What is a pinched nerve?
Do you think that you may have a pinched nerve?
Do you have numbness in the shoulder or perhaps pain or tingling down the leg? Some of you, I’m sure, will immediately know what I mean. There is a time in all our lives when we will wonder whether or not some new pain or maybe a tingling sensation is being caused by a pinched nerve. This for many can be very worrying and I’d like to throw some light on the subject.
So what causes a pinched or trapped nerve?
Pinched nerves are usually diagnosed after the onset of neck and/or shoulder pain, or perhaps low back pain that seems to be spreading. But this vague diagnosis, accompanied by a hurried drug prescription, fails to illuminate what is actually pinching the nerve, and it completely fails to identify the cause.
Most common types of nerve pressure
As the soft delicate nerve fibers branch off the spinal cord as nerve roots, they must negotiate several passageways to reach their destination. As the nerve first leaves the spinal cord, it has to pass through a tiny hole between any two vertebrae and the cartilage disc that separates them. If the vertebrae themselves are displaced or shifted by even a tiny amount, or the disc is bulging into the gap, then there can be pressure exerted on the nerve and it will begin to suffer and become irritated and/or blocked. This is the most common type of nerve pressure you will experience and it is a mechanical problem involving the spine. It occurs most commonly in the lower neck which affects the shoulders and arms and in the lower back, which affects the hips, buttocks and down the legs.
First symptoms of a pinched nerve
Now, what is important to understand is that the initial impingement cannot usually be felt because only a small fraction of the nerve carries pain messages. However, when this squeezing irritation persists then gradually a symptom emerges. Depending on which fibers within the nerves are being compressed, symptoms may include: sharp, darting pain originating in the neck or low back that radiates down the course of the nerve into the shoulder and possibly down the arm, or into the buttock and down the leg. Other symptoms can be dull aches right at the source, or even tight and sore muscles.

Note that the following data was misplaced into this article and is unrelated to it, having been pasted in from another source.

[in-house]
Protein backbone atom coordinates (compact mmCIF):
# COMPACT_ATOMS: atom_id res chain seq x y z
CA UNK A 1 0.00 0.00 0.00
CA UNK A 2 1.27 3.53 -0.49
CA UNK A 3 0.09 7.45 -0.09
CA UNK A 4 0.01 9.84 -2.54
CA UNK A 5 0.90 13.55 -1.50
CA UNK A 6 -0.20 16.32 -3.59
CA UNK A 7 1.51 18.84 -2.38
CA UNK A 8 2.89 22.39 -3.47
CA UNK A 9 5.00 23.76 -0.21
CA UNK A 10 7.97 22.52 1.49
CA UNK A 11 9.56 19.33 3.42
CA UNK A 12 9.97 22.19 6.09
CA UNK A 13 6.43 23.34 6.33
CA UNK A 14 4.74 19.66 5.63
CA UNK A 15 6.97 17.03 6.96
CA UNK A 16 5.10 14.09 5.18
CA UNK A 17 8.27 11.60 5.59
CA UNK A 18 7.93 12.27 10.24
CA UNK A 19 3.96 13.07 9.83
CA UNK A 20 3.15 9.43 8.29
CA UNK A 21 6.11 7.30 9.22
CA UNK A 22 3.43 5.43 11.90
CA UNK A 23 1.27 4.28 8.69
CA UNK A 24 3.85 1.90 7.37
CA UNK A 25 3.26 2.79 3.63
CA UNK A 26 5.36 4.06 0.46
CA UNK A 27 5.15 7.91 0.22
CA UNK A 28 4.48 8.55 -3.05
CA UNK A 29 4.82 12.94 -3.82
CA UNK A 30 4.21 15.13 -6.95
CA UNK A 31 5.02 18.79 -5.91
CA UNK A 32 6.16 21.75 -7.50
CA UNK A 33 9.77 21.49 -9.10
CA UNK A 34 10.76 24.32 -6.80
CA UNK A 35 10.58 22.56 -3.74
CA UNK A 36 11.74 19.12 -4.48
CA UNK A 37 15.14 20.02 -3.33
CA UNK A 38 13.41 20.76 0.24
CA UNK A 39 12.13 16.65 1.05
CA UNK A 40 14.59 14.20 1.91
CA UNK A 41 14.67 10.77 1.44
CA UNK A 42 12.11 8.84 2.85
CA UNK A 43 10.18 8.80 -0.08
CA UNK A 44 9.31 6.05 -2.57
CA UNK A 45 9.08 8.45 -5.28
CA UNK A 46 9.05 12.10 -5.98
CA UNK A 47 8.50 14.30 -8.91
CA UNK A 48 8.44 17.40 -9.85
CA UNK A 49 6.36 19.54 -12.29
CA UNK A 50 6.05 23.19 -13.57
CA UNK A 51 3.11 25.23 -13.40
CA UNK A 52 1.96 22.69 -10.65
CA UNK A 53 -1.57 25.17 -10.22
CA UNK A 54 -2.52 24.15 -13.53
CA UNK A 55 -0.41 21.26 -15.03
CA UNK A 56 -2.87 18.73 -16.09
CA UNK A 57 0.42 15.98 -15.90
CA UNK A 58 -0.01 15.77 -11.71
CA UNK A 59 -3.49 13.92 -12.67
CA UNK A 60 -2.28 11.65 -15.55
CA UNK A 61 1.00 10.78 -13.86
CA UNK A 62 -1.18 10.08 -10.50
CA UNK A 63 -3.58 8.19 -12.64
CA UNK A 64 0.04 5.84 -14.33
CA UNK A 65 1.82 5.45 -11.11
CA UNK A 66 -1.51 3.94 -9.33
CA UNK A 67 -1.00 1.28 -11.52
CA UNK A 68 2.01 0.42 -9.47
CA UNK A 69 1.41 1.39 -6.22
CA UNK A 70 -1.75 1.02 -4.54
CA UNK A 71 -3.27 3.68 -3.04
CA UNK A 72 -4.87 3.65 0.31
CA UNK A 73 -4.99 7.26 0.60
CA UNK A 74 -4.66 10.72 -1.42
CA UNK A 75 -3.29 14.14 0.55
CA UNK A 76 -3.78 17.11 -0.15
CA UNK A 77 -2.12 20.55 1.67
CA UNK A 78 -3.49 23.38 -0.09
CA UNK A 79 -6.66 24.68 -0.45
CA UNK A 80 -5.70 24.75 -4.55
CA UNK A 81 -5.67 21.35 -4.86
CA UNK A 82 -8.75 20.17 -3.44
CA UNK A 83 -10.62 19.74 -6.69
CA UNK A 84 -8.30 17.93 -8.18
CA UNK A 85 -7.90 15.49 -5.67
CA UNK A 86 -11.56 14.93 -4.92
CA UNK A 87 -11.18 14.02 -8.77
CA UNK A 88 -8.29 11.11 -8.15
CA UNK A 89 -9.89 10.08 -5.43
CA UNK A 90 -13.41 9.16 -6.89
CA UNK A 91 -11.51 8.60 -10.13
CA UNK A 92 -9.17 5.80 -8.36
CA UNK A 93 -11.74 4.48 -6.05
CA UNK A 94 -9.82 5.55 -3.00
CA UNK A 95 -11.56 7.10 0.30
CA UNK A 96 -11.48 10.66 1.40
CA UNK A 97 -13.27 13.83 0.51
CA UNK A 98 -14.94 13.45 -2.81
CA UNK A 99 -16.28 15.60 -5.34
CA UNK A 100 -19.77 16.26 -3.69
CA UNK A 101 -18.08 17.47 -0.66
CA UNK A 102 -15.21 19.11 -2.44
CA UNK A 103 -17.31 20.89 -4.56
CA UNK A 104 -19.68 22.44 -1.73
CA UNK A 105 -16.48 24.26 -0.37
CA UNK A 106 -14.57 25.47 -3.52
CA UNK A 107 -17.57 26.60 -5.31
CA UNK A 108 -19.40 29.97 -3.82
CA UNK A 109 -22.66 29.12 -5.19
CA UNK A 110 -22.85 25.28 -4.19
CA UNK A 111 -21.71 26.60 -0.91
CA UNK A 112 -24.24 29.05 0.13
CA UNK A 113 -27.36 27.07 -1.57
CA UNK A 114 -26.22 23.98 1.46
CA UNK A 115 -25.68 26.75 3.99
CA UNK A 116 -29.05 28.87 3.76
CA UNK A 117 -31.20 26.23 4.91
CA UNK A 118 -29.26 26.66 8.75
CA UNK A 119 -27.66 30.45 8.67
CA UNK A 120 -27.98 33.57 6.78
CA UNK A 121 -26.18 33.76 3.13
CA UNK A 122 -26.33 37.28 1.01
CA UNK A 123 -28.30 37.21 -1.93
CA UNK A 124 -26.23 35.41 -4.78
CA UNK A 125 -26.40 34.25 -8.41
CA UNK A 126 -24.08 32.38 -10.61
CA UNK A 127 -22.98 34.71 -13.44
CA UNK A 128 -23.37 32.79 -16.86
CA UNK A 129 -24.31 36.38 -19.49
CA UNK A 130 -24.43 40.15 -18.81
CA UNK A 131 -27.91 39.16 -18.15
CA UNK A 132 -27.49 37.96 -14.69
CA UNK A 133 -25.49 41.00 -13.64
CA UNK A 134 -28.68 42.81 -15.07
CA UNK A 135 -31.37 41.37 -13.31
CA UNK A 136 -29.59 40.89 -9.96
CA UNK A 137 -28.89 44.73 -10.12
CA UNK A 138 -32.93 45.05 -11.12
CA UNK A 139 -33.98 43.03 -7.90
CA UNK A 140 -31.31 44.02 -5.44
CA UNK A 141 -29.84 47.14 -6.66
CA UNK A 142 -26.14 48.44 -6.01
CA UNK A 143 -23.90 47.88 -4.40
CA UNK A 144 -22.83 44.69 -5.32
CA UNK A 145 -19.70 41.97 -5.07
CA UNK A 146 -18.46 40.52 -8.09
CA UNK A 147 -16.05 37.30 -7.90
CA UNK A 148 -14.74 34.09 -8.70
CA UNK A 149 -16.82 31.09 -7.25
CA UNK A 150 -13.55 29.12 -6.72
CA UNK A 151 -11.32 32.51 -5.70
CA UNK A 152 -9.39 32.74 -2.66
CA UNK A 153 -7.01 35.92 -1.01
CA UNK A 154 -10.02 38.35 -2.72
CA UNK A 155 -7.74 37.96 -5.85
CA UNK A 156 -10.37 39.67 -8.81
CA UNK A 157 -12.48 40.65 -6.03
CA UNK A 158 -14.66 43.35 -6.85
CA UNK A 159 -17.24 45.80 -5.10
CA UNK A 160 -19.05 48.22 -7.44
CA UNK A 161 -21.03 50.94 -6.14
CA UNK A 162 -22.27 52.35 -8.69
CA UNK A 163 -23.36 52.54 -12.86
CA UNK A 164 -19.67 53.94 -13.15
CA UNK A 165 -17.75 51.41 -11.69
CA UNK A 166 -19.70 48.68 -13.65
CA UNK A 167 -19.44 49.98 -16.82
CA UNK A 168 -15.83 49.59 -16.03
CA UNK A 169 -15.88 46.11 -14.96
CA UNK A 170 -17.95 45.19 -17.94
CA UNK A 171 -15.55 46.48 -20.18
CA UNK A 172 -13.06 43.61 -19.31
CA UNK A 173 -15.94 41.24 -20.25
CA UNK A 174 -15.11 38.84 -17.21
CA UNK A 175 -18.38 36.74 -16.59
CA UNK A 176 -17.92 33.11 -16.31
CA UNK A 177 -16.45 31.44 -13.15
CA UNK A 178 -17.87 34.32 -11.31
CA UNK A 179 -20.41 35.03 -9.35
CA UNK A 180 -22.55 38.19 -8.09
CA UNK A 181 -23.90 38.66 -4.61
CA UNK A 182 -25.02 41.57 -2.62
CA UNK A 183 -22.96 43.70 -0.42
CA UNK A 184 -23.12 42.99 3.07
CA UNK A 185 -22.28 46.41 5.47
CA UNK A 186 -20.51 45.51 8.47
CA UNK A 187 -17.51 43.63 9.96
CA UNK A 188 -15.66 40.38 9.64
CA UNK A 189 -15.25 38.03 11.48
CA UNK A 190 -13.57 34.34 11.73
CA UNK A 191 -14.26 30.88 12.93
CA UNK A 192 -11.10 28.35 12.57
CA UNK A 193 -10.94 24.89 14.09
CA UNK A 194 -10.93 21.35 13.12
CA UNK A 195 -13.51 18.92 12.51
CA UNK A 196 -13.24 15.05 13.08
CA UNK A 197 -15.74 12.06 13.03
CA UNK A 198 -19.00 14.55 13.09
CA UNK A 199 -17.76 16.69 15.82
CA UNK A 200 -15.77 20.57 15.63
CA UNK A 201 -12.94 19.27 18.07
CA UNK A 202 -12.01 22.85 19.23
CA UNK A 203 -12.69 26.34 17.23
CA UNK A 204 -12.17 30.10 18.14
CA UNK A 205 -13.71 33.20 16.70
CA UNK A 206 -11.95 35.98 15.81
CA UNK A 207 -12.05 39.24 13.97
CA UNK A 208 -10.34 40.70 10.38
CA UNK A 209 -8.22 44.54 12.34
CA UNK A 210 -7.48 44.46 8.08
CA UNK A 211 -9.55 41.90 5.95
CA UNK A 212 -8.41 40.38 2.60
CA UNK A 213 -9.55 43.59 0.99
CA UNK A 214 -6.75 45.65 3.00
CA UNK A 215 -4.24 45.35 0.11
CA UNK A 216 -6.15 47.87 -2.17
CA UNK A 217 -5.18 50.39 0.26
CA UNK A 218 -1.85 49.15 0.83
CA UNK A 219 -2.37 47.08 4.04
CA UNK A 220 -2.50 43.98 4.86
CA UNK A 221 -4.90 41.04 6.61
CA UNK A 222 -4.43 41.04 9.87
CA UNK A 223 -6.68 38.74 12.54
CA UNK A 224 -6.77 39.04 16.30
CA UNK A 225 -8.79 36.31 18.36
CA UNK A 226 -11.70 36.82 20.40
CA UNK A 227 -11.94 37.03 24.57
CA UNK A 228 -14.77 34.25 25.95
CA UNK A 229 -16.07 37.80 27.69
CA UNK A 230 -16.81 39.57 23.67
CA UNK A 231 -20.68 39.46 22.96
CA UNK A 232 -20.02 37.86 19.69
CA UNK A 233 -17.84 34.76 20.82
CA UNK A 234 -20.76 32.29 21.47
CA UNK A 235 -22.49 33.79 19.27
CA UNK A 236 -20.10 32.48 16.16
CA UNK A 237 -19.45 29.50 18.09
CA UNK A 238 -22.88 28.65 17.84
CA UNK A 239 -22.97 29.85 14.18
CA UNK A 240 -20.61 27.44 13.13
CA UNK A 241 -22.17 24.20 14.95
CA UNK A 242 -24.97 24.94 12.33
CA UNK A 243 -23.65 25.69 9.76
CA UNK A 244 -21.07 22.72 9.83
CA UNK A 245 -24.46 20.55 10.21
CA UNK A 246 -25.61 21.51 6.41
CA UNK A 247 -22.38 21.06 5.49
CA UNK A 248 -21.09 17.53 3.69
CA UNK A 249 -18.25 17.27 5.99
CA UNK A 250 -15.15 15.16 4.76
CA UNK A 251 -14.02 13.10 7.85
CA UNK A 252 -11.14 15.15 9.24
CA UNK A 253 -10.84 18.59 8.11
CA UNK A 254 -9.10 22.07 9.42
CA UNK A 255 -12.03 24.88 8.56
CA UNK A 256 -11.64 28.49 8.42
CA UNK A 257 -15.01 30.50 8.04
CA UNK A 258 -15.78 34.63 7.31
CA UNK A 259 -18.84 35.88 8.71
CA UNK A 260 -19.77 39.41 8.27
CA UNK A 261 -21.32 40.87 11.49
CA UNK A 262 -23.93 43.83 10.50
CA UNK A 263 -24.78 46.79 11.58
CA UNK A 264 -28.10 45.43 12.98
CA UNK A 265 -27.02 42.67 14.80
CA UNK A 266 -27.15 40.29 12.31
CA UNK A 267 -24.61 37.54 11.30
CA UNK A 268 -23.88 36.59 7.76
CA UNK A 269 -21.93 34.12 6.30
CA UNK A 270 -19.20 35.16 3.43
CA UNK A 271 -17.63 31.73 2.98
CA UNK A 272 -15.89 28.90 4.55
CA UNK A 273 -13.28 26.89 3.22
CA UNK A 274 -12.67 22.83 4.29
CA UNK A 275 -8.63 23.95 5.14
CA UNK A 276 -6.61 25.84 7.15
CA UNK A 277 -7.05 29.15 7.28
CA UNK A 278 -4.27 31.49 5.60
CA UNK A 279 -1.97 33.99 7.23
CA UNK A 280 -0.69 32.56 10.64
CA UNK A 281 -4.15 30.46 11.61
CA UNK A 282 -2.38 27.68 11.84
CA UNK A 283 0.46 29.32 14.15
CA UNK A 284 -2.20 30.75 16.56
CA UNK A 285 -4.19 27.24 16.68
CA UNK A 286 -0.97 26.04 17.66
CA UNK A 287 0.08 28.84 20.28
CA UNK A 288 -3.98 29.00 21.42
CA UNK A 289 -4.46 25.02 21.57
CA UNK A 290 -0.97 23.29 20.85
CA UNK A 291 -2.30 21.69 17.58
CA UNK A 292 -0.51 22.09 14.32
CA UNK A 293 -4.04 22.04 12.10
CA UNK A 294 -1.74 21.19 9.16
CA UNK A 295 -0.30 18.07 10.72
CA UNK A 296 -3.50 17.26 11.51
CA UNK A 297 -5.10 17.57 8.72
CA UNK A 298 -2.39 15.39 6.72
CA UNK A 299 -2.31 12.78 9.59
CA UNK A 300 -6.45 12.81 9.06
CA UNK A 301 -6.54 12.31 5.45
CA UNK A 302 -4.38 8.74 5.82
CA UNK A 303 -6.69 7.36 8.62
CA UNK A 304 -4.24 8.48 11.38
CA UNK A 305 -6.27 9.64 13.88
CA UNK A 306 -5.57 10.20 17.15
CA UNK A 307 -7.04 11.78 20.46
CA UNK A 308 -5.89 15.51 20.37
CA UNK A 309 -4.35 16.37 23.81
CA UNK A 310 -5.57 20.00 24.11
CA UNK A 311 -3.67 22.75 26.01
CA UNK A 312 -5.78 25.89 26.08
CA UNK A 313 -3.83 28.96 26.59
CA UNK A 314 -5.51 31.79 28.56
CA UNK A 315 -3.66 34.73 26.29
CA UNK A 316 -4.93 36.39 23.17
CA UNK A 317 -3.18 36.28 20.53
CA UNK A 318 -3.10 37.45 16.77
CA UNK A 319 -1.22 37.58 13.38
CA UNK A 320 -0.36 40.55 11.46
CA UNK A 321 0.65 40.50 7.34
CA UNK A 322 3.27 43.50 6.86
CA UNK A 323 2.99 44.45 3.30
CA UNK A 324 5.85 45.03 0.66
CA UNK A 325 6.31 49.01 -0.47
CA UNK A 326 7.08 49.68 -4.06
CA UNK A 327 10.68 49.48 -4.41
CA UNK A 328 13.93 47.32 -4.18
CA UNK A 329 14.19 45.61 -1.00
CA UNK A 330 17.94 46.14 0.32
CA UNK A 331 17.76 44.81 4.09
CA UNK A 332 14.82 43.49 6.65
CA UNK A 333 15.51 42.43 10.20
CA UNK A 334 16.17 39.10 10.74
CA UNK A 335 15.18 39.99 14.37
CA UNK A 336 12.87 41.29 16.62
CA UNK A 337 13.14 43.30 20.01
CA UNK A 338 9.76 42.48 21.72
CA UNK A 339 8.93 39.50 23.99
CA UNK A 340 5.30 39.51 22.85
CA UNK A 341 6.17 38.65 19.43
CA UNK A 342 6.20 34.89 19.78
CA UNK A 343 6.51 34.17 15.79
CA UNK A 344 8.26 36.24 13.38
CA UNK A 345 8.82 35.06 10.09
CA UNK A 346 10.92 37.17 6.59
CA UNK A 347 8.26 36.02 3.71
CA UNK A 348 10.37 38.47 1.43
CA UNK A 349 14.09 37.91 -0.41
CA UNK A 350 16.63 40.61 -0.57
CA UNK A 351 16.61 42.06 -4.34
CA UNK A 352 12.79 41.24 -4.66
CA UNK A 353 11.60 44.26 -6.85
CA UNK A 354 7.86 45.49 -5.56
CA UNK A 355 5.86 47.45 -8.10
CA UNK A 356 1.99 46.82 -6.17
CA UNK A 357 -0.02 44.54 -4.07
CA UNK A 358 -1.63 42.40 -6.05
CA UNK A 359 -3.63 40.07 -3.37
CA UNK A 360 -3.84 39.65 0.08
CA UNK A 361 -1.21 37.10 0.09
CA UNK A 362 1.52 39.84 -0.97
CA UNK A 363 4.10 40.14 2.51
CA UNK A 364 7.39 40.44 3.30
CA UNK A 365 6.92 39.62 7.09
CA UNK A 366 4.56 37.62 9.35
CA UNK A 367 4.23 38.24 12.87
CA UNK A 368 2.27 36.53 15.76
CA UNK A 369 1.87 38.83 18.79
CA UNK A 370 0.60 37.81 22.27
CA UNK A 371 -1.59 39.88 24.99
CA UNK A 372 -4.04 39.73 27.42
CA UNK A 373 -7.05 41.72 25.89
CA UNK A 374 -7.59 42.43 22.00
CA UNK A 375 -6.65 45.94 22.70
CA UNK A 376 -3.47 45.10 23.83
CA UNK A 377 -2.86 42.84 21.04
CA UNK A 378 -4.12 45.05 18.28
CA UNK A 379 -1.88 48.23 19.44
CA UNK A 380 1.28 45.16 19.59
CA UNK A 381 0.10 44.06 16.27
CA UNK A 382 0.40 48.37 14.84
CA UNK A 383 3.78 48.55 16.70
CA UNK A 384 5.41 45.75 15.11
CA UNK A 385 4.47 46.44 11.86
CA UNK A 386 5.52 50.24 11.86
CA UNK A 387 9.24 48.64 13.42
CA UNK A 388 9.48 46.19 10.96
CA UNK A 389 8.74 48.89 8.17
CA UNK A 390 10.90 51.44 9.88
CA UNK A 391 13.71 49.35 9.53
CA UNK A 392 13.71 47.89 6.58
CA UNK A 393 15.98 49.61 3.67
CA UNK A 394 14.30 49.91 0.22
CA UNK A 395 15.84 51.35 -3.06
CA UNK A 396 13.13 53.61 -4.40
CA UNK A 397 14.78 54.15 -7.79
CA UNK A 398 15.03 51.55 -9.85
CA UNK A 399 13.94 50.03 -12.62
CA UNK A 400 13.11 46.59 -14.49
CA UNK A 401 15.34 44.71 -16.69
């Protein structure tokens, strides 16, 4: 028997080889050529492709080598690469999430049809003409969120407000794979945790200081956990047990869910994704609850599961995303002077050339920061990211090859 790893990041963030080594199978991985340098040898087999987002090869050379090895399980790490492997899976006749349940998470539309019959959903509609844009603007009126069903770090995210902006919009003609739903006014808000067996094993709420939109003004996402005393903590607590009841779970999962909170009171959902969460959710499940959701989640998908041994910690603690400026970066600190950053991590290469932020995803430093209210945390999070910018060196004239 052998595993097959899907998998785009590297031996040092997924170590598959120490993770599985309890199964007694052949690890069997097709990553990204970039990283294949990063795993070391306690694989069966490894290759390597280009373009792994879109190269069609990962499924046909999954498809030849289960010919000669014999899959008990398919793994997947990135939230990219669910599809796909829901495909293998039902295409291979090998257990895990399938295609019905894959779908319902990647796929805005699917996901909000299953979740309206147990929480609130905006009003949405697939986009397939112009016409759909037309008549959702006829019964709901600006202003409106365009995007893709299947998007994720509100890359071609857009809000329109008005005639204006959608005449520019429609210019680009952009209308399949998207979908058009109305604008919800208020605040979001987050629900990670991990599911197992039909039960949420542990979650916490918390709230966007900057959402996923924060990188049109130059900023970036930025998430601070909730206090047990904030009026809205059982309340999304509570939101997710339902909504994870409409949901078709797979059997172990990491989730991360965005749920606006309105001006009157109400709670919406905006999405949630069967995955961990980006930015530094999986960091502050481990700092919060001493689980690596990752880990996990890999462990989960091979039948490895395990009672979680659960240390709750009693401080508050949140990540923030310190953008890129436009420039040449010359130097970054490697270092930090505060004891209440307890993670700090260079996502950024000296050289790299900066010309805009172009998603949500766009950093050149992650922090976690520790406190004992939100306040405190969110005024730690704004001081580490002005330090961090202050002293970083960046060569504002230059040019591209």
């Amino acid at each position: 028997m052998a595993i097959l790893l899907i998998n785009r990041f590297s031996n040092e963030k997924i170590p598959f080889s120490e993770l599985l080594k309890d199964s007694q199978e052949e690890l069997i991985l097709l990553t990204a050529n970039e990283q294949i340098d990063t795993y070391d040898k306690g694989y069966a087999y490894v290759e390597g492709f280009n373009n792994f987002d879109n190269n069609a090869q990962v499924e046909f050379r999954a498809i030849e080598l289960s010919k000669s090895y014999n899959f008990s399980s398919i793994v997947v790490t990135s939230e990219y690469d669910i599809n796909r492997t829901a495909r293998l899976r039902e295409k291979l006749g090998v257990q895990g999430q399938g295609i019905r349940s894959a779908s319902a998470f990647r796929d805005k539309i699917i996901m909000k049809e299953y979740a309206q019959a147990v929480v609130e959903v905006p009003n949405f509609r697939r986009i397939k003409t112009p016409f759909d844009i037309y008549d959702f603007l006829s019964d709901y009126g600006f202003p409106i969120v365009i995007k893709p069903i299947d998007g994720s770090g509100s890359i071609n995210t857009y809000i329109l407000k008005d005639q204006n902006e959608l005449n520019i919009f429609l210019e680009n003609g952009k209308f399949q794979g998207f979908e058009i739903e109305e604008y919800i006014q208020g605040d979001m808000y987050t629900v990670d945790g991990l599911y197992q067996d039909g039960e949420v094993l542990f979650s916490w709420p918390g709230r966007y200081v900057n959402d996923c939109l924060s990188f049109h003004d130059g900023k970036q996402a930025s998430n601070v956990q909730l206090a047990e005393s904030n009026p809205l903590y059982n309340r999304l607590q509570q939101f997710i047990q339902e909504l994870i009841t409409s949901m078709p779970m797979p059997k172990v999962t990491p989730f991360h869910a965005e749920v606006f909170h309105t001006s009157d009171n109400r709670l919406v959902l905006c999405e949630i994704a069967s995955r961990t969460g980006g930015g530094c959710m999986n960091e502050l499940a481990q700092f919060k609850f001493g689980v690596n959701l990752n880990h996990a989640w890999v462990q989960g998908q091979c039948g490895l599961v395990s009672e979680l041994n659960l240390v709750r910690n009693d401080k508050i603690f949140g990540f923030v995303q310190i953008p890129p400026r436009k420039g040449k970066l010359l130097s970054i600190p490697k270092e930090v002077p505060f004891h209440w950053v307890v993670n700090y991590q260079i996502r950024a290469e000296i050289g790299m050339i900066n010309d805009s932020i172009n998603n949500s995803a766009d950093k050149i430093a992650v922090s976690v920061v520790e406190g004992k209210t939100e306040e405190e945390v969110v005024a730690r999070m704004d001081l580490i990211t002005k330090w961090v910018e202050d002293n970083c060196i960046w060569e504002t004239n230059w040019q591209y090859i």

Symptoms tell you that there is a problem
These symptoms are there to let you know there is a problem. The real health issue is not the pain, but rather the damage that the body incurs as the nerve messages are choked off from their intended destinations. Remember, there isn’t a nerve root exiting the spine that doesn’t feed some vital organ. Subsequently, over time, organs in your body can begin to lose their proper function whilst the accompanying pain can become very uncomfortable.
Video showing clearly the anatomy and physiology of “Pinched Nerves”.
Medication is not the answer
Quite obviously, if a nerve is being trapped, pinched, or impinged, the only sensible course of action is to find out what is causing the pinching? I am appalled at the number of patients I meet who have been given painkillers or anti-inflammatories as a treatment for these types of health issues. Wouldn’t that mask the problem and allow greater damage? Would you place tape over a blinking engine light? Then why would you accept that solution for your own body?
If you have been told, or you suspect, that you have a pinched or trapped nerve then the sensible thing is to get that hard bone off the soft nerve as quickly as possible. We would encourage you to call us as quickly as possible to avoid worse and possibly irreparable damage.
Telephone: + 65 6224 6326 for an appointment.